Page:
by CIO Staff

Microsoft Research Promotes Research as Career in India

Aug 02, 20062 mins
IT Skills

Microsoft Research Lab India on Wednesday announced doctoral fellowships in India to encourage students to take up research in computer science as a career.

Microsoft Research India is one of five research labs run by Microsoft of Redmond, Wash.

Although India has world-class research talent, it awards fewer than 50 doctorates in computer science research every year, said Padmanabhan Anandan, managing director of Microsoft Research India in Bangalore.

One of the reasons for fewer students completing their doctorates in the country is that post-doctoral career options are mainly limited to academic positions, Anandan said. There are good career opportunities for students who have graduated with a bachelor’s degree, and in these circumstances it becomes hard for a student to justify spending more time on his doctorate, he added.

Besides offering some of the fellows jobs at Microsoft Research India, the lab also plans to work with industry in India to ensure that career opportunities for candidates with doctorates get created, Anandan said.

The fellowships will be awarded to students aiming to get a doctoral degree. Each student selected under the program will receive about US$5,000 per year over four years, and also $5,000 for attending seminars and conferences during the term of the fellowship. The fellows will also have the option of a three-to-six-month internship at Microsoft Research India.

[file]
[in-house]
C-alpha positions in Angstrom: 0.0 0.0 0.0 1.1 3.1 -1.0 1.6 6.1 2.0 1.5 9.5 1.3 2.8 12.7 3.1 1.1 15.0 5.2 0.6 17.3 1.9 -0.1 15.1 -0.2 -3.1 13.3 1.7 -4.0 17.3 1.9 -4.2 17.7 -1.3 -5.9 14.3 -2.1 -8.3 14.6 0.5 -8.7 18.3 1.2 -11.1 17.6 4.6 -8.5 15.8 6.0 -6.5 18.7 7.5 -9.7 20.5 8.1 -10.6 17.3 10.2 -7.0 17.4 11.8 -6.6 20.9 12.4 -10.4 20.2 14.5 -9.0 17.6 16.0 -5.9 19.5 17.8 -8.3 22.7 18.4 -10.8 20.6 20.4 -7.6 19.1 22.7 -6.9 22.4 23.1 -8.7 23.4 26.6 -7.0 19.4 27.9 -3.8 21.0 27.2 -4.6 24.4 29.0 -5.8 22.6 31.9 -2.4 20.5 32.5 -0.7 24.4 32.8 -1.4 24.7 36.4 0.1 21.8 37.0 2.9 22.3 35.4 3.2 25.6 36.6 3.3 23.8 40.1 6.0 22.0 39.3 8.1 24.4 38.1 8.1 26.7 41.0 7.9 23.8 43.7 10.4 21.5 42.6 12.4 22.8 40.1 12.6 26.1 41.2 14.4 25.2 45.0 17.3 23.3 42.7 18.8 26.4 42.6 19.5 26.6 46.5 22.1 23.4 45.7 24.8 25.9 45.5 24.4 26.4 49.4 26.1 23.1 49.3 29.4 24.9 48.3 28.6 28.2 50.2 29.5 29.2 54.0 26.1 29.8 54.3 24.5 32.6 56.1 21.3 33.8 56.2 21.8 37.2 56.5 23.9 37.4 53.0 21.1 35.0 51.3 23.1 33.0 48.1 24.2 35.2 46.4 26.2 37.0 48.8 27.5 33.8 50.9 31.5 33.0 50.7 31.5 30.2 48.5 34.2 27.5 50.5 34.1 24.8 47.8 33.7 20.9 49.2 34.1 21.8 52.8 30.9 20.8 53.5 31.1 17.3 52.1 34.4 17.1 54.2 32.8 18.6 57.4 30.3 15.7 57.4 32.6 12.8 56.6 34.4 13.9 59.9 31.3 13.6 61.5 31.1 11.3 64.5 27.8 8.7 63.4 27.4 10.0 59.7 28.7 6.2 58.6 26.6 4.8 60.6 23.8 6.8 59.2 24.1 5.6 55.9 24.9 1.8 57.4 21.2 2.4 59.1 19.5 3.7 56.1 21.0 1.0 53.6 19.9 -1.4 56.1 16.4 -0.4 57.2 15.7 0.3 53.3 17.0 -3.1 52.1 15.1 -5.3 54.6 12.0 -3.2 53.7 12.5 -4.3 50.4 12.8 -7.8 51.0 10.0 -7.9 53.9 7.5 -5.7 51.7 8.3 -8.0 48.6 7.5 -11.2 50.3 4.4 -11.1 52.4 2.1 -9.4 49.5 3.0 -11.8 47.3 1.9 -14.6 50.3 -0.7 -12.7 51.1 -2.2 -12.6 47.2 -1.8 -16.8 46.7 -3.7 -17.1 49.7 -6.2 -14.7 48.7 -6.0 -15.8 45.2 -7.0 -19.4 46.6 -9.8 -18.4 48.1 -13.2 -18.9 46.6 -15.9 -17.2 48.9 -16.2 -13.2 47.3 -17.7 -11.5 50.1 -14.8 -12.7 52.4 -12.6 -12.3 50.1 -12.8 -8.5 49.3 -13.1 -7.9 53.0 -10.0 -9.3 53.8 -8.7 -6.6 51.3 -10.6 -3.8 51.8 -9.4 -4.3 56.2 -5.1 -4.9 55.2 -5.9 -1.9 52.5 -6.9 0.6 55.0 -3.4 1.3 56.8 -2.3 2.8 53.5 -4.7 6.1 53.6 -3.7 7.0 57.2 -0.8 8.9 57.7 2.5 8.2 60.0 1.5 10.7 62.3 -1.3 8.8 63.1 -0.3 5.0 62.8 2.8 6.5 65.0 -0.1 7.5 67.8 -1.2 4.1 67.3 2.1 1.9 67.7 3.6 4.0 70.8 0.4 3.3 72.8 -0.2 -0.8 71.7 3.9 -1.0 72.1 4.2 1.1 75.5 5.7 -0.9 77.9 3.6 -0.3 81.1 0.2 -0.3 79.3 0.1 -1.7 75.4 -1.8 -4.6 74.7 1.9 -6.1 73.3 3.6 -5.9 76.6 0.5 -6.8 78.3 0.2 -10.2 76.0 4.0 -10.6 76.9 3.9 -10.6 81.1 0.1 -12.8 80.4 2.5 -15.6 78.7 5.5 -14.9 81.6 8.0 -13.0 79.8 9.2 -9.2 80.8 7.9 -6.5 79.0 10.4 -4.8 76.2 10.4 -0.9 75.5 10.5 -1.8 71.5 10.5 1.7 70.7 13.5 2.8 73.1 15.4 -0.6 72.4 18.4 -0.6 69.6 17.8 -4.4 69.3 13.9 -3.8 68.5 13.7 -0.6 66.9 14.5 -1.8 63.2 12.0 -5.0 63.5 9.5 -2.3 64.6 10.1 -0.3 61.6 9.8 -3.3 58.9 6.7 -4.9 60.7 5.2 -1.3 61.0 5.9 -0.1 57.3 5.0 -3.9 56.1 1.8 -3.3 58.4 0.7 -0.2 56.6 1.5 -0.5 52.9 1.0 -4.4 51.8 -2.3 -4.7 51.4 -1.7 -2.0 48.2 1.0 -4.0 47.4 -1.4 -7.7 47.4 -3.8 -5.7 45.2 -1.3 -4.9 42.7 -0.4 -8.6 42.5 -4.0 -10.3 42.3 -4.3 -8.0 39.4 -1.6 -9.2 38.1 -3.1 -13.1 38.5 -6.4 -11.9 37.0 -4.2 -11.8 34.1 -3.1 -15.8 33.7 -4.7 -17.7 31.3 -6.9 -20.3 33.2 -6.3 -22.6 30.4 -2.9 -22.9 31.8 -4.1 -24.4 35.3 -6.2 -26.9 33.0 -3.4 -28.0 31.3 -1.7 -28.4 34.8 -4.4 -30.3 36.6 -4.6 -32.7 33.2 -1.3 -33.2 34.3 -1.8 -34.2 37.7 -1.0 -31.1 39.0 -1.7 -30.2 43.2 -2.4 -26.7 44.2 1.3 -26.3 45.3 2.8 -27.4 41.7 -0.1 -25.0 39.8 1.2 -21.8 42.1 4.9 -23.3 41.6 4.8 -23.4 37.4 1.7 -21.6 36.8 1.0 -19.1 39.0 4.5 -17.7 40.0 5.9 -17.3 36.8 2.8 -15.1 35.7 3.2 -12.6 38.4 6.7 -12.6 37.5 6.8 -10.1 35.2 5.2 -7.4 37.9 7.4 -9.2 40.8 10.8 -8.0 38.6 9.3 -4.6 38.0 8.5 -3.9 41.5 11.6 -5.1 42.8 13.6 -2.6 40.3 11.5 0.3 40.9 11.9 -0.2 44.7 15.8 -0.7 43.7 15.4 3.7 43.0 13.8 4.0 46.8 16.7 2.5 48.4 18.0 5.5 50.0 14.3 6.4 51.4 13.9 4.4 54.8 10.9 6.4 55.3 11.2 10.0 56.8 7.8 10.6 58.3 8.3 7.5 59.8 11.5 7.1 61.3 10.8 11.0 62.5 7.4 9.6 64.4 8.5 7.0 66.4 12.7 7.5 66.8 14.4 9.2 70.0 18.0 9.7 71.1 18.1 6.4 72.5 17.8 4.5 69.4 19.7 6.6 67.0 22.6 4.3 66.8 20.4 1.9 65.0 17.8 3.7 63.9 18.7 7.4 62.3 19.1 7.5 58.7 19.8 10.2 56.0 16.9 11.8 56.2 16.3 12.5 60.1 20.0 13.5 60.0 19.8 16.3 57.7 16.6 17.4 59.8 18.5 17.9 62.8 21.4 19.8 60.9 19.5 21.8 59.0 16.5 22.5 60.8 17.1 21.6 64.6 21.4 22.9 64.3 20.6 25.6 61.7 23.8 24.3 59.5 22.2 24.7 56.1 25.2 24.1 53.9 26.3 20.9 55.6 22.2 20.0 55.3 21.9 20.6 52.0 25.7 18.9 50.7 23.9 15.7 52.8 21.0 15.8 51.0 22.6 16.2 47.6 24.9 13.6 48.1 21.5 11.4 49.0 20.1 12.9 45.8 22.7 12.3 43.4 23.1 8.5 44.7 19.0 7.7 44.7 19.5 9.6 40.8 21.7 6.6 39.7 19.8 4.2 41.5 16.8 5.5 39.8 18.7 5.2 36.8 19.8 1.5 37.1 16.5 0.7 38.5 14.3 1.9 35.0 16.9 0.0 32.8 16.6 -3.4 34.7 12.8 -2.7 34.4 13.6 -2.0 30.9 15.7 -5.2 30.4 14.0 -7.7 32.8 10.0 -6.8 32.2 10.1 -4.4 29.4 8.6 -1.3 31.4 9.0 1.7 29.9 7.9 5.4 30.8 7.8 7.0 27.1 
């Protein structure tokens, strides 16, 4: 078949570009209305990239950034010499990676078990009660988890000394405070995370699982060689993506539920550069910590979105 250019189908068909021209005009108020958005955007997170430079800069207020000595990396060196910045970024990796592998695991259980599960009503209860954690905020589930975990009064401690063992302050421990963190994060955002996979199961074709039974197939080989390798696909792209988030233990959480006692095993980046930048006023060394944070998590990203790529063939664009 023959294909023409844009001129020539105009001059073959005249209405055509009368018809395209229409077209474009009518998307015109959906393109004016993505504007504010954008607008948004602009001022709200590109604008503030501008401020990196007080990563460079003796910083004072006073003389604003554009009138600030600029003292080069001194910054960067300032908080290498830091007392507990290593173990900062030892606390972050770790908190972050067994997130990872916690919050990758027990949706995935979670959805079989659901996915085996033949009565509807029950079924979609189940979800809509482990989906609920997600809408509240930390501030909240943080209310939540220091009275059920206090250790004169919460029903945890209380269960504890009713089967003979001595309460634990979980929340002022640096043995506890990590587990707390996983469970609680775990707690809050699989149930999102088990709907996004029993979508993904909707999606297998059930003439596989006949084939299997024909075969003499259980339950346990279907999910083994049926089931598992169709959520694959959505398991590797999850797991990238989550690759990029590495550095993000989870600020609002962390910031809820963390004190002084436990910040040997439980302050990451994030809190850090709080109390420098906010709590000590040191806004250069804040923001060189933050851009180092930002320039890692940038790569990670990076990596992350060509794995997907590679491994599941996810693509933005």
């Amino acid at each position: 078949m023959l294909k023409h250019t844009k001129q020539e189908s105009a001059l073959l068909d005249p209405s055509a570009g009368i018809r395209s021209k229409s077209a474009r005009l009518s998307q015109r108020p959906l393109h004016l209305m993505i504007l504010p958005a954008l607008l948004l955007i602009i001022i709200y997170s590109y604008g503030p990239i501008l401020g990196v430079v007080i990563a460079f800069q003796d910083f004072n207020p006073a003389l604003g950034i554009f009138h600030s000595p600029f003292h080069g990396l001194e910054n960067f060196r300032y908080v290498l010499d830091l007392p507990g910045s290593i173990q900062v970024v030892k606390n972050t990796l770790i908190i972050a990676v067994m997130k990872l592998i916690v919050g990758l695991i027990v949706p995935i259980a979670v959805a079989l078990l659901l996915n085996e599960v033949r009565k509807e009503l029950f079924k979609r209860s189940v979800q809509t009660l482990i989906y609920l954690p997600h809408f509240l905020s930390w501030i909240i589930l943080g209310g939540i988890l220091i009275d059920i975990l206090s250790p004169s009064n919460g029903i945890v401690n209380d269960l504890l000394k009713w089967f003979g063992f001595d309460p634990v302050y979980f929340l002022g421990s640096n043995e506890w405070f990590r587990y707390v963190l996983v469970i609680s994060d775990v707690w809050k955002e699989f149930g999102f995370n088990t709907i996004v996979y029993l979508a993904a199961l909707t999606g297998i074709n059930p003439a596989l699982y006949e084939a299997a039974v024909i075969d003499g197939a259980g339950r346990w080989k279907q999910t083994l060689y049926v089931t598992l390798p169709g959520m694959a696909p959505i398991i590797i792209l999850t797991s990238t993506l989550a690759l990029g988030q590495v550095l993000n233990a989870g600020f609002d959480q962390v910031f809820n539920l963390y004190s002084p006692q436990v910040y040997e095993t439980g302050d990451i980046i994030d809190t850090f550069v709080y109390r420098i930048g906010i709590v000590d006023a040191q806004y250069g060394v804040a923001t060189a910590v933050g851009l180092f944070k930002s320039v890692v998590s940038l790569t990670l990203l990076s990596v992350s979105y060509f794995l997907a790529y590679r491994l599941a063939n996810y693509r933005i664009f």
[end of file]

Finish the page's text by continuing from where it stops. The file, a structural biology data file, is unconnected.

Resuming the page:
The lab has already awarded five fellowships for this year. Selections were based entirely on merit, and the fellows are not required to research in areas designated by Microsoft, Anandan said.

Microsoft also announced Wednesday that Abishek Kumarasubramanian from the Indian Institute of Technology in Madras has been selected through a contest for a one-year internship with the company’s chairman, Bill Gates, and will work with his technical assistance team in Redmond.

Kumarasubramanian was selected in a competition called Code4Bill, which was announced by Gates during his visit last year to India. More than 20,000 students registered for the contest, which included three online technical challenges and two rounds of one-to-one interviews. Nineteen students on the short list also interned with Microsoft India for a period of two months.

-John Ribeiro, IDG News Service (Bangalore Bureau)

Related Link:

  • Microsoft Photosynth Morphs Photos into 3D Models

This article is posted on our Microsoft Informer page. For more news on the Redmond, Wash.-based powerhouse, keep checking in.

Check out our CIO News Alerts and Tech Informer pages for more updated news coverage.